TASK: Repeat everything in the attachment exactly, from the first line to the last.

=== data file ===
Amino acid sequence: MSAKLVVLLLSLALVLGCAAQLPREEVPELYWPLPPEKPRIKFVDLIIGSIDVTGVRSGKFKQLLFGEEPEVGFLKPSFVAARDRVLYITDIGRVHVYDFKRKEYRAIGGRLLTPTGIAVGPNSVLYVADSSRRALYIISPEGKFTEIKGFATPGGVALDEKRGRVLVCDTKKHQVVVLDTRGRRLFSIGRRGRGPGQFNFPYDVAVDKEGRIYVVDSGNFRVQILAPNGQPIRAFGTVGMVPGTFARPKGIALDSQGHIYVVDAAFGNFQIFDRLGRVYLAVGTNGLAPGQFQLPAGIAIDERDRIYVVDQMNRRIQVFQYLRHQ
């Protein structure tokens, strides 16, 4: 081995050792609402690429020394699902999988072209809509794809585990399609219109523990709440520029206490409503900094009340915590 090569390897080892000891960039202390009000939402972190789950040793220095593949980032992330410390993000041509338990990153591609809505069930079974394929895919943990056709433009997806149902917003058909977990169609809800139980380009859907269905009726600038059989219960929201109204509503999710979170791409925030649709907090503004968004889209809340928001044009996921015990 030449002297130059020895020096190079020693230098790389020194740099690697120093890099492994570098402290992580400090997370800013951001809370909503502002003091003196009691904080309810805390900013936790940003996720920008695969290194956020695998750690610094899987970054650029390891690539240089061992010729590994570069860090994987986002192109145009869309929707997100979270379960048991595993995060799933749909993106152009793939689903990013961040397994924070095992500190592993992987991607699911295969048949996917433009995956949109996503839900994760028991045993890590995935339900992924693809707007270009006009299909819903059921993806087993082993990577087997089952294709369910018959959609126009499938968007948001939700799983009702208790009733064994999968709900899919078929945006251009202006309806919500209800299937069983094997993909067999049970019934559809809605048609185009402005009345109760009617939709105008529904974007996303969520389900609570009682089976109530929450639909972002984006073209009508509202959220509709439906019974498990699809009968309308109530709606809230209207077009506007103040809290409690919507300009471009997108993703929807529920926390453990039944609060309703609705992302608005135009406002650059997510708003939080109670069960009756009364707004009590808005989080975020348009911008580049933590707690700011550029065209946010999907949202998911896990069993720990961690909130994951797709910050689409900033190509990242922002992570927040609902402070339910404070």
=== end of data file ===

Amino acid sequence: MSAKLVVLLLSLALVLGCAAQLPREEVPELYWPLPPEKPRIKFVDLIIGSIDVTGVRSGKFKQLLFGEEPEVGFLKPSFVAARDRVLYITDIGRVHVYDFKRKEYRAIGGRLLTPTGIAVGPNSVLYVADSSRRALYIISPEGKFTEIKGFATPGGVALDEKRGRVLVCDTKKHQVVVLDTRGRRLFSIGRRGRGPGQFNFPYDVAVDKEGRIYVVDSGNFRVQILAPNGQPIRAFGTVGMVPGTFARPKGIALDSQGHIYVVDAAFGNFQIFDRLGRVYLAVGTNGLAPGQFQLPAGIAIDERDRIYVVDQMNRRIQVFQYLRHQ
């Protein structure tokens, strides 16, 4: 081995050792609402690429020394699902999988072209809509794809585990399609219109523990709440520029206490409503900094009340915590 090569390897080892000891960039202390009000939402972190789950040793220095593949980032992330410390993000041509338990990153591609809505069930079974394929895919943990056709433009997806149902917003058909977990169609809800139980380009859907269905009726600038059989219960929201109204509503999710979170791409925030649709907090503004968004889209809340928001044009996921015990 030449002297130059020895020096190079020693230098790389020194740099690697120093890099492994570098402290992580400090997370800013951001809370909503502002003091003196009691904080309810805390900013936790940003996720920008695969290194956020695998750690610094899987970054650029390891690539240089061992010729590994570069860090994987986002192109145009869309929707997100979270379960048991595993995060799933749909993106152009793939689903990013961040397994924070095992500190592993992987991607699911295969048949996917433009995956949109996503839900994760028991045993890590995935339900992924693809707007270009006009299909819903059921993806087993082993990577087997089952294709369910018959959609126009499938968007948001939700799983009702208790009733064994999968709900899919078929945006251009202006309806919500209800299937069983094997993909067999049970019934559809809605048609185009402005009345109760009617939709105008529904974007996303969520389900609570009682089976109530929450639909972002984006073209009508509202959220509709439906019974498990699809009968309308109530709606809230209207077009506007103040809290409690919507300009471009997108993703929807529920926390453990039944609060309703609705992302608005135009406002650059997510708003939080109670069960009756009364707004009590808005989080975020348009911008580049933590707690700011550029065209946010999907949202998911896990069993720990961690909130994951797709910050689409900033190509990242922002992570927040609902402070339910404070």